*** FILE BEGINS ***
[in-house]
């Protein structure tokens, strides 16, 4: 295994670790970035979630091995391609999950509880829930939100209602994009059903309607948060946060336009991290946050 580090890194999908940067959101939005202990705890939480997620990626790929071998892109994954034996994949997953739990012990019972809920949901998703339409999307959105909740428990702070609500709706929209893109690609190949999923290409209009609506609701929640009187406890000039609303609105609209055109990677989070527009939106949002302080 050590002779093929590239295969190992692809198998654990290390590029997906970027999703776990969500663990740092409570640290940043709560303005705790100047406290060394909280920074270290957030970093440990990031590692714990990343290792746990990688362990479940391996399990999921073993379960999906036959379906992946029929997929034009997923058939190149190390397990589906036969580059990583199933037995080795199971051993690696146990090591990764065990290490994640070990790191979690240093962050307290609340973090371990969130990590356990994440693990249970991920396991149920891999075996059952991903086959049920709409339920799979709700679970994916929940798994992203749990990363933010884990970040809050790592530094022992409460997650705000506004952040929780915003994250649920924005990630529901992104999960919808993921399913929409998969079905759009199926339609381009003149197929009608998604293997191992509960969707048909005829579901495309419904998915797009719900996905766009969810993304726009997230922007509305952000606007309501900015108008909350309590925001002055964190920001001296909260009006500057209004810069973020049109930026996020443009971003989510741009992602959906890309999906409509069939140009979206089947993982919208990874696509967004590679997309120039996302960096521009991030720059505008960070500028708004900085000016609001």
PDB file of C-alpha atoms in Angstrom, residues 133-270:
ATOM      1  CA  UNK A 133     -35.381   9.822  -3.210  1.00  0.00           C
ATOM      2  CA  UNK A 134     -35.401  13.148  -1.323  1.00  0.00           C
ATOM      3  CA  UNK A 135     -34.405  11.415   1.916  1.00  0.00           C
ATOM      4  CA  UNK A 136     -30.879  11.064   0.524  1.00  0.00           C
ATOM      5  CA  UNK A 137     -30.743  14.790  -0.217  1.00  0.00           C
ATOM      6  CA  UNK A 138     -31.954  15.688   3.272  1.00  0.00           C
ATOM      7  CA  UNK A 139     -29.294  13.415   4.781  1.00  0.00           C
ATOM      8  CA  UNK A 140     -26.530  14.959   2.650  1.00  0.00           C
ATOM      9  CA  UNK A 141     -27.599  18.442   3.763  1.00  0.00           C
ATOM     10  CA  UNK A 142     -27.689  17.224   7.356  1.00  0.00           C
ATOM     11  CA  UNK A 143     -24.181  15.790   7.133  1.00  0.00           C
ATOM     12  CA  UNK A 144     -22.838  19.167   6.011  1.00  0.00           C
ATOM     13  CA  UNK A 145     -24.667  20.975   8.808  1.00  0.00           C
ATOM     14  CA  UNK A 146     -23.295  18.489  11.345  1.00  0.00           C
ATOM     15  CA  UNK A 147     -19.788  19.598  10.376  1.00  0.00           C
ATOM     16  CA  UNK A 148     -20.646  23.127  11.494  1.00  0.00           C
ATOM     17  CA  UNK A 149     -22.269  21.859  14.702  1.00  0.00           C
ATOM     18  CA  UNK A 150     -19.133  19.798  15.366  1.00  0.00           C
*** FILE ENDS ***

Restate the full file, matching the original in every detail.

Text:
[in-house]
């Protein structure tokens, strides 16, 4: 295994670790970035979630091995391609999950509880829930939100209602994009059903309607948060946060336009991290946050 580090890194999908940067959101939005202990705890939480997620990626790929071998892109994954034996994949997953739990012990019972809920949901998703339409999307959105909740428990702070609500709706929209893109690609190949999923290409209009609506609701929640009187406890000039609303609105609209055109990677989070527009939106949002302080 050590002779093929590239295969190992692809198998654990290390590029997906970027999703776990969500663990740092409570640290940043709560303005705790100047406290060394909280920074270290957030970093440990990031590692714990990343290792746990990688362990479940391996399990999921073993379960999906036959379906992946029929997929034009997923058939190149190390397990589906036969580059990583199933037995080795199971051993690696146990090591990764065990290490994640070990790191979690240093962050307290609340973090371990969130990590356990994440693990249970991920396991149920891999075996059952991903086959049920709409339920799979709700679970994916929940798994992203749990990363933010884990970040809050790592530094022992409460997650705000506004952040929780915003994250649920924005990630529901992104999960919808993921399913929409998969079905759009199926339609381009003149197929009608998604293997191992509960969707048909005829579901495309419904998915797009719900996905766009969810993304726009997230922007509305952000606007309501900015108008909350309590925001002055964190920001001296909260009006500057209004810069973020049109930026996020443009971003989510741009992602959906890309999906409509069939140009979206089947993982919208990874696509967004590679997309120039996302960096521009991030720059505008960070500028708004900085000016609001």
PDB file of C-alpha atoms in Angstrom, residues 133-270:
ATOM      1  CA  UNK A 133     -35.381   9.822  -3.210  1.00  0.00           C
ATOM      2  CA  UNK A 134     -35.401  13.148  -1.323  1.00  0.00           C
ATOM      3  CA  UNK A 135     -34.405  11.415   1.916  1.00  0.00           C
ATOM      4  CA  UNK A 136     -30.879  11.064   0.524  1.00  0.00           C
ATOM      5  CA  UNK A 137     -30.743  14.790  -0.217  1.00  0.00           C
ATOM      6  CA  UNK A 138     -31.954  15.688   3.272  1.00  0.00           C
ATOM      7  CA  UNK A 139     -29.294  13.415   4.781  1.00  0.00           C
ATOM      8  CA  UNK A 140     -26.530  14.959   2.650  1.00  0.00           C
ATOM      9  CA  UNK A 141     -27.599  18.442   3.763  1.00  0.00           C
ATOM     10  CA  UNK A 142     -27.689  17.224   7.356  1.00  0.00           C
ATOM     11  CA  UNK A 143     -24.181  15.790   7.133  1.00  0.00           C
ATOM     12  CA  UNK A 144     -22.838  19.167   6.011  1.00  0.00           C
ATOM     13  CA  UNK A 145     -24.667  20.975   8.808  1.00  0.00           C
ATOM     14  CA  UNK A 146     -23.295  18.489  11.345  1.00  0.00           C
ATOM     15  CA  UNK A 147     -19.788  19.598  10.376  1.00  0.00           C
ATOM     16  CA  UNK A 148     -20.646  23.127  11.494  1.00  0.00           C
ATOM     17  CA  UNK A 149     -22.269  21.859  14.702  1.00  0.00           C
ATOM     18  CA  UNK A 150     -19.133  19.798  15.366  1.00  0.00           C